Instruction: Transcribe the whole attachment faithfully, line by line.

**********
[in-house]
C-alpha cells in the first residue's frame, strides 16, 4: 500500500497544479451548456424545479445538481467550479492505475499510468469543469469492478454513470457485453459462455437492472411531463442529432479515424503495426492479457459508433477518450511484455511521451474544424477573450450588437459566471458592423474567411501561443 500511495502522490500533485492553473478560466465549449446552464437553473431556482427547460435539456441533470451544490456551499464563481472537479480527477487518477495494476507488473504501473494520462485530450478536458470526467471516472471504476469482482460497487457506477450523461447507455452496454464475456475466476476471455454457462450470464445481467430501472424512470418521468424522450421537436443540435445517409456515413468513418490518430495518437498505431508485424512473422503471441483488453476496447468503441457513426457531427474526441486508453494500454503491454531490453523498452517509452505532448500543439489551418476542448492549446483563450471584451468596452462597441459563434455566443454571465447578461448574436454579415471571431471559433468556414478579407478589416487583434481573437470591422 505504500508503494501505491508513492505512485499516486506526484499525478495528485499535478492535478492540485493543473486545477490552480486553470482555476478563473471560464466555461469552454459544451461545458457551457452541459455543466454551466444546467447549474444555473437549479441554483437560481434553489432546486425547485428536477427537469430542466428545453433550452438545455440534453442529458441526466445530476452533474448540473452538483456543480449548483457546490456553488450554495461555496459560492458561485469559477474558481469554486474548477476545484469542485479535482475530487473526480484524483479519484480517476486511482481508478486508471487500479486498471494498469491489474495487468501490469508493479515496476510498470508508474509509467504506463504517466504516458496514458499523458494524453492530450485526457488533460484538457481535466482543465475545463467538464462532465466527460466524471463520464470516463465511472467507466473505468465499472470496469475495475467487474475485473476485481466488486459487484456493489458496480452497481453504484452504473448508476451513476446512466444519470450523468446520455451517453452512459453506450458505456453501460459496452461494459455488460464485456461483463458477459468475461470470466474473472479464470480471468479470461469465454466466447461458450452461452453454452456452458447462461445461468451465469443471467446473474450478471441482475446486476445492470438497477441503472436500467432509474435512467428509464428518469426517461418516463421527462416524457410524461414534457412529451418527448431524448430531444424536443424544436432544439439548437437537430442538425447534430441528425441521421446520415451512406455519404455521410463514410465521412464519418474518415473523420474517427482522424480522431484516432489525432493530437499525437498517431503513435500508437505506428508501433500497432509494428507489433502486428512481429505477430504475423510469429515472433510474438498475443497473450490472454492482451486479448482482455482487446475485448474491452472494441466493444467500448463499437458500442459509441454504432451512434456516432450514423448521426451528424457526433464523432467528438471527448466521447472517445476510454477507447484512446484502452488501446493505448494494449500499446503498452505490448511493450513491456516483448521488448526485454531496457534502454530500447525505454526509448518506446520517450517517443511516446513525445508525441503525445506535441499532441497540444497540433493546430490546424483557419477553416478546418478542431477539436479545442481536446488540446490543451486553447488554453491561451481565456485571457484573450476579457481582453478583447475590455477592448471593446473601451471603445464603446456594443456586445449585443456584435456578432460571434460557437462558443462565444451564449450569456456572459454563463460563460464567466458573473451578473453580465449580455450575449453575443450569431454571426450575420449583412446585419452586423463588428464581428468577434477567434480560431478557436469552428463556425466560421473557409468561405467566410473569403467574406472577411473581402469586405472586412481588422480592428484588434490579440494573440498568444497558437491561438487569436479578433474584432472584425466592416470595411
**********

[in-house]
C-alpha cells in the first residue's frame, strides 16, 4: 500500500497544479451548456424545479445538481467550479492505475499510468469543469469492478454513470457485453459462455437492472411531463442529432479515424503495426492479457459508433477518450511484455511521451474544424477573450450588437459566471458592423474567411501561443 500511495502522490500533485492553473478560466465549449446552464437553473431556482427547460435539456441533470451544490456551499464563481472537479480527477487518477495494476507488473504501473494520462485530450478536458470526467471516472471504476469482482460497487457506477450523461447507455452496454464475456475466476476471455454457462450470464445481467430501472424512470418521468424522450421537436443540435445517409456515413468513418490518430495518437498505431508485424512473422503471441483488453476496447468503441457513426457531427474526441486508453494500454503491454531490453523498452517509452505532448500543439489551418476542448492549446483563450471584451468596452462597441459563434455566443454571465447578461448574436454579415471571431471559433468556414478579407478589416487583434481573437470591422 505504500508503494501505491508513492505512485499516486506526484499525478495528485499535478492535478492540485493543473486545477490552480486553470482555476478563473471560464466555461469552454459544451461545458457551457452541459455543466454551466444546467447549474444555473437549479441554483437560481434553489432546486425547485428536477427537469430542466428545453433550452438545455440534453442529458441526466445530476452533474448540473452538483456543480449548483457546490456553488450554495461555496459560492458561485469559477474558481469554486474548477476545484469542485479535482475530487473526480484524483479519484480517476486511482481508478486508471487500479486498471494498469491489474495487468501490469508493479515496476510498470508508474509509467504506463504517466504516458496514458499523458494524453492530450485526457488533460484538457481535466482543465475545463467538464462532465466527460466524471463520464470516463465511472467507466473505468465499472470496469475495475467487474475485473476485481466488486459487484456493489458496480452497481453504484452504473448508476451513476446512466444519470450523468446520455451517453452512459453506450458505456453501460459496452461494459455488460464485456461483463458477459468475461470470466474473472479464470480471468479470461469465454466466447461458450452461452453454452456452458447462461445461468451465469443471467446473474450478471441482475446486476445492470438497477441503472436500467432509474435512467428509464428518469426517461418516463421527462416524457410524461414534457412529451418527448431524448430531444424536443424544436432544439439548437437537430442538425447534430441528425441521421446520415451512406455519404455521410463514410465521412464519418474518415473523420474517427482522424480522431484516432489525432493530437499525437498517431503513435500508437505506428508501433500497432509494428507489433502486428512481429505477430504475423510469429515472433510474438498475443497473450490472454492482451486479448482482455482487446475485448474491452472494441466493444467500448463499437458500442459509441454504432451512434456516432450514423448521426451528424457526433464523432467528438471527448466521447472517445476510454477507447484512446484502452488501446493505448494494449500499446503498452505490448511493450513491456516483448521488448526485454531496457534502454530500447525505454526509448518506446520517450517517443511516446513525445508525441503525445506535441499532441497540444497540433493546430490546424483557419477553416478546418478542431477539436479545442481536446488540446490543451486553447488554453491561451481565456485571457484573450476579457481582453478583447475590455477592448471593446473601451471603445464603446456594443456586445449585443456584435456578432460571434460557437462558443462565444451564449450569456456572459454563463460563460464567466458573473451578473453580465449580455450575449453575443450569431454571426450575420449583412446585419452586423463588428464581428468577434477567434480560431478557436469552428463556425466560421473557409468561405467566410473569403467574406472577411473581402469586405472586412481588422480592428484588434490579440494573440498568444497558437491561438487569436479578433474584432472584425466592416470595411